In preparation for his role, for about a year, lead actor Robin Williams studied Soviet customs and learned the Russian language. Reportedly, Williams spent five hours a day learning Russian and had learned to speak it well within a month. By the time of principal photography, Williams was at a proficiency level where he could carry out a conversation. William's teacher was a Russian actor called David.
The music instrument that Vladimir Ivanoff (Robin Williams) played was a saxophone. Robin Williams spent months learning to play the sax and apparently according to his music tutor, got to a level of accomplishment that would normally take a student two years.
Appearing in this film was Russian actor Saveliy Kramarov who was a real life defector from the USSR. Kramarov had appeared in over 40 Russian films and was given permission to immigrate to the USA in the early 1980s. Kramarov gave up his Russian film career for small parts and religious freedom in the United States. This was Kramarov's first American movie and ironically he played a KGB agent.
The grandfather of the film's director Paul Mazursky was born in Kiev, Russia. In 1905, he defected from Czarist Russia by jumping a Russian train troop. Mazursky's grandfather met his grandmother whilst immigrating, when traveling on the boat bound for the USA.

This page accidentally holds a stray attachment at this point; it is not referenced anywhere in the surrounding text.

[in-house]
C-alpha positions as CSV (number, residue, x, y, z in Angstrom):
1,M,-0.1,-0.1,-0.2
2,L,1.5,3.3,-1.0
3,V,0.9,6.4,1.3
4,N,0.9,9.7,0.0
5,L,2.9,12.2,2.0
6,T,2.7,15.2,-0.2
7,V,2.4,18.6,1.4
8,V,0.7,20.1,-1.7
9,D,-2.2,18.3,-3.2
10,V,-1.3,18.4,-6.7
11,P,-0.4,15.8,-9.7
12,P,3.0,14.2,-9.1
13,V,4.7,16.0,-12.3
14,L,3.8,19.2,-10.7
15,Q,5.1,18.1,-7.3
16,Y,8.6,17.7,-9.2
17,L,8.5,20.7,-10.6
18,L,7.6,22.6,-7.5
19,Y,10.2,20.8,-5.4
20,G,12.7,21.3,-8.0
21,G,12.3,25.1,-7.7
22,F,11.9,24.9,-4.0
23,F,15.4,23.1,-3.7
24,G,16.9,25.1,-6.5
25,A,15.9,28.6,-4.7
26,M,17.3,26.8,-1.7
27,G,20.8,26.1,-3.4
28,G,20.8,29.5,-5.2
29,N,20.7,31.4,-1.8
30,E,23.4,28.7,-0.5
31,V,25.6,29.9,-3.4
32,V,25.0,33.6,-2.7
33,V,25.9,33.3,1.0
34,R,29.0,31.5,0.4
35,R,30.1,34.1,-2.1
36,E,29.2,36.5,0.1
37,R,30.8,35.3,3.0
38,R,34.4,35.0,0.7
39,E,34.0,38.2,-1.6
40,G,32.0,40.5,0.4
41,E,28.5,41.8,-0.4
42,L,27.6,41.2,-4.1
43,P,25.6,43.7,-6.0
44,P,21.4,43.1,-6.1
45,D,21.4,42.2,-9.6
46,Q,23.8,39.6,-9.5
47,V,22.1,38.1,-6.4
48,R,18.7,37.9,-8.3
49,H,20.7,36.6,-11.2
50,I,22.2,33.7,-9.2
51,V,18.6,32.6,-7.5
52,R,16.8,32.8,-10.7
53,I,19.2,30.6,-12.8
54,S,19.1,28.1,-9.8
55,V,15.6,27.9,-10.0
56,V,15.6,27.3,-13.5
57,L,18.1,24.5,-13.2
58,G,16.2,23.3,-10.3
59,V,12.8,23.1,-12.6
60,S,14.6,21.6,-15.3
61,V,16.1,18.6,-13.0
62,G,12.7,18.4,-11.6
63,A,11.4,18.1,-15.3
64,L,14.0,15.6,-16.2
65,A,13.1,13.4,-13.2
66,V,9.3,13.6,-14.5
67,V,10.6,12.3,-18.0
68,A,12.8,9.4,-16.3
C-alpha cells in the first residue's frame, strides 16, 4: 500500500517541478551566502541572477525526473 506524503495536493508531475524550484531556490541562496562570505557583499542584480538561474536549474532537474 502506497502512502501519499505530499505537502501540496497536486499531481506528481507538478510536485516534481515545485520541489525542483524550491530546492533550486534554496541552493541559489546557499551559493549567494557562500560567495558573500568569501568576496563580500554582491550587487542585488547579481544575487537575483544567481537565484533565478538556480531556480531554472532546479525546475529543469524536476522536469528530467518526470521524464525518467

One of the movie's main movie posters featured a long preamble that read: "America is sometimes a strange place even for Americans. Let alone for Vladimir Ivanoff, a Russian defector with a black roommate, a Cuban lawyer, and an Italian girlfriend. Who's learning to live with Big Macs, cable TV, hard rock, softcore, unemployment and a whole new wonderful word for him. Freedom."
One of the film's main movie posters which was an aerial view of New York City was the subject of a successful civil lawsuit from artist Saul Steinberg. Steinberg sued alleging that the movie poster infringed the copyright of his renown 1976 ink, pencil, colored pencil, and watercolor on paper "View of the World from Ninth Avenue" illustrative cover of the 29/03/1976 edition of 'The New Yorker' magazine [See Case: Steinberg v. Columbia Pictures Industries, Inc., 663 F. Supp. 706 (S.D.N.Y. 1987)].